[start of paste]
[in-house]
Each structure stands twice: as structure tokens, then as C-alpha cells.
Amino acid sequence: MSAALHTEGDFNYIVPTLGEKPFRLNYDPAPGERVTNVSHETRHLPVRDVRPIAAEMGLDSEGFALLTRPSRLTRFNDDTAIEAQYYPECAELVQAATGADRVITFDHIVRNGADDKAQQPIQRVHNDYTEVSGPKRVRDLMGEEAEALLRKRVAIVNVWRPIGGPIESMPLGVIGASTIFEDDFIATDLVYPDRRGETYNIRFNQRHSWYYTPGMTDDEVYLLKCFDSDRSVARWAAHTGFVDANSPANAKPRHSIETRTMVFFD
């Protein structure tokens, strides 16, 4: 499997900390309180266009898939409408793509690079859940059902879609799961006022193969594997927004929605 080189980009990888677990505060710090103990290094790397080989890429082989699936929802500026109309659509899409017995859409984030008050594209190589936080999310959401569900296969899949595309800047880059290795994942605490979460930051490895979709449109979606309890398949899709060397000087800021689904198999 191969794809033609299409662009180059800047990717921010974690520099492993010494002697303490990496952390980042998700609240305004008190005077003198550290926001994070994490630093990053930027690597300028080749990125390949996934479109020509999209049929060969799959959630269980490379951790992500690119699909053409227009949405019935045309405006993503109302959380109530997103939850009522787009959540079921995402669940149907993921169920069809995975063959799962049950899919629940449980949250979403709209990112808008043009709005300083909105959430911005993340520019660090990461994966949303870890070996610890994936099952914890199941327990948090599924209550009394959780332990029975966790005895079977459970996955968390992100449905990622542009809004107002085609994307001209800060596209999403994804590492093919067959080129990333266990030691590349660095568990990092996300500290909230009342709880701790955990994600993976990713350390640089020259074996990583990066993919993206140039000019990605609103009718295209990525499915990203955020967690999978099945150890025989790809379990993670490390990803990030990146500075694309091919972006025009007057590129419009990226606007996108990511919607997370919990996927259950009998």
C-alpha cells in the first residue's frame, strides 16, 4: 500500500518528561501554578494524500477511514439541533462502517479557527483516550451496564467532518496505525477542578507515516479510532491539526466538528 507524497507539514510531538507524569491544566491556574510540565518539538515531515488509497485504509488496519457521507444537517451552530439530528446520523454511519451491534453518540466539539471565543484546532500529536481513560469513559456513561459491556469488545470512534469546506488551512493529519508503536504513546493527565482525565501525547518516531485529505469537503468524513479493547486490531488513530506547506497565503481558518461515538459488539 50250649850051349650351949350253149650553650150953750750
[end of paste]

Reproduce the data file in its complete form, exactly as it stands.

[in-house]
Each structure stands twice: as structure tokens, then as C-alpha cells.
Amino acid sequence: MSAALHTEGDFNYIVPTLGEKPFRLNYDPAPGERVTNVSHETRHLPVRDVRPIAAEMGLDSEGFALLTRPSRLTRFNDDTAIEAQYYPECAELVQAATGADRVITFDHIVRNGADDKAQQPIQRVHNDYTEVSGPKRVRDLMGEEAEALLRKRVAIVNVWRPIGGPIESMPLGVIGASTIFEDDFIATDLVYPDRRGETYNIRFNQRHSWYYTPGMTDDEVYLLKCFDSDRSVARWAAHTGFVDANSPANAKPRHSIETRTMVFFD
């Protein structure tokens, strides 16, 4: 499997900390309180266009898939409408793509690079859940059902879609799961006022193969594997927004929605 080189980009990888677990505060710090103990290094790397080989890429082989699936929802500026109309659509899409017995859409984030008050594209190589936080999310959401569900296969899949595309800047880059290795994942605490979460930051490895979709449109979606309890398949899709060397000087800021689904198999 191969794809033609299409662009180059800047990717921010974690520099492993010494002697303490990496952390980042998700609240305004008190005077003198550290926001994070994490630093990053930027690597300028080749990125390949996934479109020509999209049929060969799959959630269980490379951790992500690119699909053409227009949405019935045309405006993503109302959380109530997103939850009522787009959540079921995402669940149907993921169920069809995975063959799962049950899919629940449980949250979403709209990112808008043009709005300083909105959430911005993340520019660090990461994966949303870890070996610890994936099952914890199941327990948090599924209550009394959780332990029975966790005895079977459970996955968390992100449905990622542009809004107002085609994307001209800060596209999403994804590492093919067959080129990333266990030691590349660095568990990092996300500290909230009342709880701790955990994600993976990713350390640089020259074996990583990066993919993206140039000019990605609103009718295209990525499915990203955020967690999978099945150890025989790809379990993670490390990803990030990146500075694309091919972006025009007057590129419009990226606007996108990511919607997370919990996927259950009998």
C-alpha cells in the first residue's frame, strides 16, 4: 500500500518528561501554578494524500477511514439541533462502517479557527483516550451496564467532518496505525477542578507515516479510532491539526466538528 507524497507539514510531538507524569491544566491556574510540565518539538515531515488509497485504509488496519457521507444537517451552530439530528446520523454511519451491534453518540466539539471565543484546532500529536481513560469513559456513561459491556469488545470512534469546506488551512493529519508503536504513546493527565482525565501525547518516531485529505469537503468524513479493547486490531488513530506547506497565503481558518461515538459488539 50250649850051349650351949350253149650553650150953750750